Medical Marijuana

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Could Medical Cannabis Break the Painkiller Epidemic?

A body of research suggests yes, but scientists are having to fight red tape to study whether medical marijuana could substitute for opioid drugs

Six days before Prince died, the iconic pop star was hospitalized after possibly overdosing on Percocet. His death on April 21 involved overdosing on another painkiller, fentanyl. Both are among the prescription opioids that alleviate the pain of millions of Americans every year—often at the price of their needing ever greater amounts and the risk of overdose. The U.S. “is in the midst of an unprecedented opioid epidemic,” according to the Department of Health and Human Services. Prescription opioid overdoses killed more than 165,000 Americans between 1999 and 2014, and the health and social costs of abusing such drugs are estimated to be as much as $55 billion a year. The problem has led experts to scramble for a less dangerous alternative for pain relief—and some research points to medical marijuana.

As early as 15 years ago physicians began hearing that patients were using cannabis instead of prescription opioids for pain. These anecdotes inspired a research team led by Marcus Bachhuber, assistant professor of medicine at the Montefiore Medical Center in New York City, to examine whether some states’ legalization of medical cannabis had affected the number of opioid overdose deaths. Published in 2014, the study revealed an intriguing trend: between 1999 and 2010, states that permitted medical marijuana had an average of almost 25 percent fewer opioid overdose deaths each year than states where cannabis remained illegal.

Bachhuber’s research could not prove that medical cannabis use directly led to fewer opioid overdoses. In addition, the overdose count included both prescription opioids and illegal heroin. But the study opened the eyes of many researchers to a possible relation between marijuana and painkiller use. “I think medical cannabis could fall into the category of alternatives for treating chronic pain so that people don’t use opioids or use a lower dose of opioids than they otherwise would,” Bachhuber says.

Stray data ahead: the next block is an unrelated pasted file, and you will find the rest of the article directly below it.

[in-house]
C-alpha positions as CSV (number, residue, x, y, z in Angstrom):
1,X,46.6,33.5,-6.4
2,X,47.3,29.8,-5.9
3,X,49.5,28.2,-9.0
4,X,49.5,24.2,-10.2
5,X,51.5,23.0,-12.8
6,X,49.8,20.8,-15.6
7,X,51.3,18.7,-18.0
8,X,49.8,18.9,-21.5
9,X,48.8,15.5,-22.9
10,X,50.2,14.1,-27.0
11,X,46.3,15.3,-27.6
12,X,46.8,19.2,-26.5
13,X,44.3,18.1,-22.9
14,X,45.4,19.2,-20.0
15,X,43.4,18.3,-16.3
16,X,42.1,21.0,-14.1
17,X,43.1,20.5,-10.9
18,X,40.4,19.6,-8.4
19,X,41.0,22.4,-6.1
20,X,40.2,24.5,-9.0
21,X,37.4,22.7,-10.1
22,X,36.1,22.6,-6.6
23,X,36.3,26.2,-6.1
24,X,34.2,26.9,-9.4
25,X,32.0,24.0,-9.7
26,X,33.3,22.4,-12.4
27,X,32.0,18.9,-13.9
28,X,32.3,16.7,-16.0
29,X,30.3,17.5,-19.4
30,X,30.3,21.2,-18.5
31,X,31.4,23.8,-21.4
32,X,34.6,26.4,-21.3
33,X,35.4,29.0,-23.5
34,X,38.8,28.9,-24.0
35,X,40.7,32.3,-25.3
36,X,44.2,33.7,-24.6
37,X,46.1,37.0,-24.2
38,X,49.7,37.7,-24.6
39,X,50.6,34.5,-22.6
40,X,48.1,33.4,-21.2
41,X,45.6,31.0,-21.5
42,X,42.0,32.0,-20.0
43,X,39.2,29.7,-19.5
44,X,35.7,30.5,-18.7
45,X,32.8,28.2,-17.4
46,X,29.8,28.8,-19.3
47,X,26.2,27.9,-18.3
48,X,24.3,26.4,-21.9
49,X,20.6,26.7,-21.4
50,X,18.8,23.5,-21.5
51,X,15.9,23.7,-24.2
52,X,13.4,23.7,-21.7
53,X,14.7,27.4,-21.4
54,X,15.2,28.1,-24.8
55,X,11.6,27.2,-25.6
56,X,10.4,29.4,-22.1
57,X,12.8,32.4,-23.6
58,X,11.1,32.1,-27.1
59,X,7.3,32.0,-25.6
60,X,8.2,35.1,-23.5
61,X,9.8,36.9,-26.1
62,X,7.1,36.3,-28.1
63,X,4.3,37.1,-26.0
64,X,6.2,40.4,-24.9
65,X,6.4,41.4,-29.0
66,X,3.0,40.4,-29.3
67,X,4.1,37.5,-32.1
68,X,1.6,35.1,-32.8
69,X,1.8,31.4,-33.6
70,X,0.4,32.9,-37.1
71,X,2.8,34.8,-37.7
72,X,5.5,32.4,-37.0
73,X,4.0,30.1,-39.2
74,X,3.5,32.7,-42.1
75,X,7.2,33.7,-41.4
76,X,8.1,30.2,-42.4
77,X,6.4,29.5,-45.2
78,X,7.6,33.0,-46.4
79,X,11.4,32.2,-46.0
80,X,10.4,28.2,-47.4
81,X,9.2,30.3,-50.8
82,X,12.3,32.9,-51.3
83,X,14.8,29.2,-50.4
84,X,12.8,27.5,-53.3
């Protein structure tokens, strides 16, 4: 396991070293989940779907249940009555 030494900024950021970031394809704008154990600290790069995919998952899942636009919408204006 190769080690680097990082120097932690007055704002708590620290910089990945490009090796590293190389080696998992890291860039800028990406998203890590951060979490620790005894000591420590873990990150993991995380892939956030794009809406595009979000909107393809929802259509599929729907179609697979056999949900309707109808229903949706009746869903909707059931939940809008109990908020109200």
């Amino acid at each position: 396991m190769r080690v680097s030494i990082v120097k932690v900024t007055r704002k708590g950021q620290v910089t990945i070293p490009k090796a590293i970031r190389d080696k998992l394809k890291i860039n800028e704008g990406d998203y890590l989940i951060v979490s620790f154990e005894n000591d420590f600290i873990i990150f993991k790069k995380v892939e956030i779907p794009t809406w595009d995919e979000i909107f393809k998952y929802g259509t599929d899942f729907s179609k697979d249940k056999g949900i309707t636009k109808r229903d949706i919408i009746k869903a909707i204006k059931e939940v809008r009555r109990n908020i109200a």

Various wide-ranging new studies back him up. As reported in the June issue of the Journal of Pain, researchers at the University of Michigan conducted a retrospective survey of 185 patients who frequented a medical marijuana dispensary in Ann Arbor, Mich. Those patients reported cutting their opioid use by more than half in treating their chronic pain. Meanwhile animal studies have shown that cannabinoid chemical compounds found in marijuana can work synergistically with opioids to mitigate pain.

Medical cannabis was also a hot topic at the 2016 meeting of the American Pain Society, says Simon Haroutounian, chief of clinical research at the Washington University Pain Center in St. Louis. He co-authored a study, published online in February in the Clinical Journal of Pain, that followed a group of 176 chronic pain patients in Israel over seven months and found that 44 percent of them stopped taking prescription opioids within seven months of starting medical cannabis. The research is among several recent observational studies showing an association between medical cannabis use and decreased dependence on opioids.

Each of these analyses has its limitations. Retrospective studies cannot reveal crucial details such as whether overdose deaths involved patients who were using medically prescribed opioids or people who got the drugs illegally and were using them recreationally or to self-medicate. And although Haroutounian’s observational study was carried out in real time, the participants were prescreened for psychiatric conditions and the potential for drug misuse. That means they were less likely to suffer complications from medical cannabis than a general population of chronic pain patients. “We don’t have good data on the long-term effects and in larger populations that are not so carefully selected,” Haroutounian explains.